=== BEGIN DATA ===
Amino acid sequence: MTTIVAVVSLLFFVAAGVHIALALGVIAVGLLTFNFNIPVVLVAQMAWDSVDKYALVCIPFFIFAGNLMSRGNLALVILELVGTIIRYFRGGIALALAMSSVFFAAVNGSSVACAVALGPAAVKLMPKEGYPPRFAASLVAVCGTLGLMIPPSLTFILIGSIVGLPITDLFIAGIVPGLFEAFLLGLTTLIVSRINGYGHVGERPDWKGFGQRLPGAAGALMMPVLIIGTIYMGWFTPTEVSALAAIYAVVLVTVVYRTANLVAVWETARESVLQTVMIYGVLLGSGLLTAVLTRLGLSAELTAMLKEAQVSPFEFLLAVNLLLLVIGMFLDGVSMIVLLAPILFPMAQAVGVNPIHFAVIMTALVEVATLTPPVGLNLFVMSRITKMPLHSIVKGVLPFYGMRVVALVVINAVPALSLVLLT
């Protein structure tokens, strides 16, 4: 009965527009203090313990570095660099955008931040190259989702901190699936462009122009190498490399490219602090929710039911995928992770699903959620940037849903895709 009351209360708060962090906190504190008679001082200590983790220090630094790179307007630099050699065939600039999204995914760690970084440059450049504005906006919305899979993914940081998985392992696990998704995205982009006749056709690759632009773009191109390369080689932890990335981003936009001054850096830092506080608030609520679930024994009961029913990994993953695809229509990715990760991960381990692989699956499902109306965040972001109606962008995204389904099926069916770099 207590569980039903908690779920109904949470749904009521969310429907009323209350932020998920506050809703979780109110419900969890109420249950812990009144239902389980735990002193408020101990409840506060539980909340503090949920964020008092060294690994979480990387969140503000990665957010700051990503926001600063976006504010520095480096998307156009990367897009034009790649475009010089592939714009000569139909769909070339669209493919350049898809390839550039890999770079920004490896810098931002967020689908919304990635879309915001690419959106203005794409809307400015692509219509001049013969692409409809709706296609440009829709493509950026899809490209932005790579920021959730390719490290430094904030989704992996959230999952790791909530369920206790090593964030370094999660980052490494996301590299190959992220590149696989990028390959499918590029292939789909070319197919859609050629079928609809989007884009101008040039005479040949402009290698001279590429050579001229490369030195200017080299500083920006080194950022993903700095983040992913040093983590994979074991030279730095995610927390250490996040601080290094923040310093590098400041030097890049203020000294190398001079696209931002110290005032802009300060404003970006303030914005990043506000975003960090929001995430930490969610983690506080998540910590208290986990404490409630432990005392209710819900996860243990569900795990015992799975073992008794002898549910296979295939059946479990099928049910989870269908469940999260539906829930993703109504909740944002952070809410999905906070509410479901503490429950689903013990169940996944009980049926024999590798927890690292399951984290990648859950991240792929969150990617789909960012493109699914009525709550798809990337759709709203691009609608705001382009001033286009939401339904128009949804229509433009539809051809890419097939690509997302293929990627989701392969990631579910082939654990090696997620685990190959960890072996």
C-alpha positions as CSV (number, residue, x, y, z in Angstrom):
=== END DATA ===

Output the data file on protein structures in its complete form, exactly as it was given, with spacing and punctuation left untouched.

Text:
Amino acid sequence: MTTIVAVVSLLFFVAAGVHIALALGVIAVGLLTFNFNIPVVLVAQMAWDSVDKYALVCIPFFIFAGNLMSRGNLALVILELVGTIIRYFRGGIALALAMSSVFFAAVNGSSVACAVALGPAAVKLMPKEGYPPRFAASLVAVCGTLGLMIPPSLTFILIGSIVGLPITDLFIAGIVPGLFEAFLLGLTTLIVSRINGYGHVGERPDWKGFGQRLPGAAGALMMPVLIIGTIYMGWFTPTEVSALAAIYAVVLVTVVYRTANLVAVWETARESVLQTVMIYGVLLGSGLLTAVLTRLGLSAELTAMLKEAQVSPFEFLLAVNLLLLVIGMFLDGVSMIVLLAPILFPMAQAVGVNPIHFAVIMTALVEVATLTPPVGLNLFVMSRITKMPLHSIVKGVLPFYGMRVVALVVINAVPALSLVLLT
């Protein structure tokens, strides 16, 4: 009965527009203090313990570095660099955008931040190259989702901190699936462009122009190498490399490219602090929710039911995928992770699903959620940037849903895709 009351209360708060962090906190504190008679001082200590983790220090630094790179307007630099050699065939600039999204995914760690970084440059450049504005906006919305899979993914940081998985392992696990998704995205982009006749056709690759632009773009191109390369080689932890990335981003936009001054850096830092506080608030609520679930024994009961029913990994993953695809229509990715990760991960381990692989699956499902109306965040972001109606962008995204389904099926069916770099 207590569980039903908690779920109904949470749904009521969310429907009323209350932020998920506050809703979780109110419900969890109420249950812990009144239902389980735990002193408020101990409840506060539980909340503090949920964020008092060294690994979480990387969140503000990665957010700051990503926001600063976006504010520095480096998307156009990367897009034009790649475009010089592939714009000569139909769909070339669209493919350049898809390839550039890999770079920004490896810098931002967020689908919304990635879309915001690419959106203005794409809307400015692509219509001049013969692409409809709706296609440009829709493509950026899809490209932005790579920021959730390719490290430094904030989704992996959230999952790791909530369920206790090593964030370094999660980052490494996301590299190959992220590149696989990028390959499918590029292939789909070319197919859609050629079928609809989007884009101008040039005479040949402009290698001279590429050579001229490369030195200017080299500083920006080194950022993903700095983040992913040093983590994979074991030279730095995610927390250490996040601080290094923040310093590098400041030097890049203020000294190398001079696209931002110290005032802009300060404003970006303030914005990043506000975003960090929001995430930490969610983690506080998540910590208290986990404490409630432990005392209710819900996860243990569900795990015992799975073992008794002898549910296979295939059946479990099928049910989870269908469940999260539906829930993703109504909740944002952070809410999905906070509410479901503490429950689903013990169940996944009980049926024999590798927890690292399951984290990648859950991240792929969150990617789909960012493109699914009525709550798809990337759709709203691009609608705001382009001033286009939401339904128009949804229509433009539809051809890419097939690509997302293929990627989701392969990631579910082939654990090696997620685990190959960890072996």
C-alpha positions as CSV (number, residue, x, y, z in Angstrom):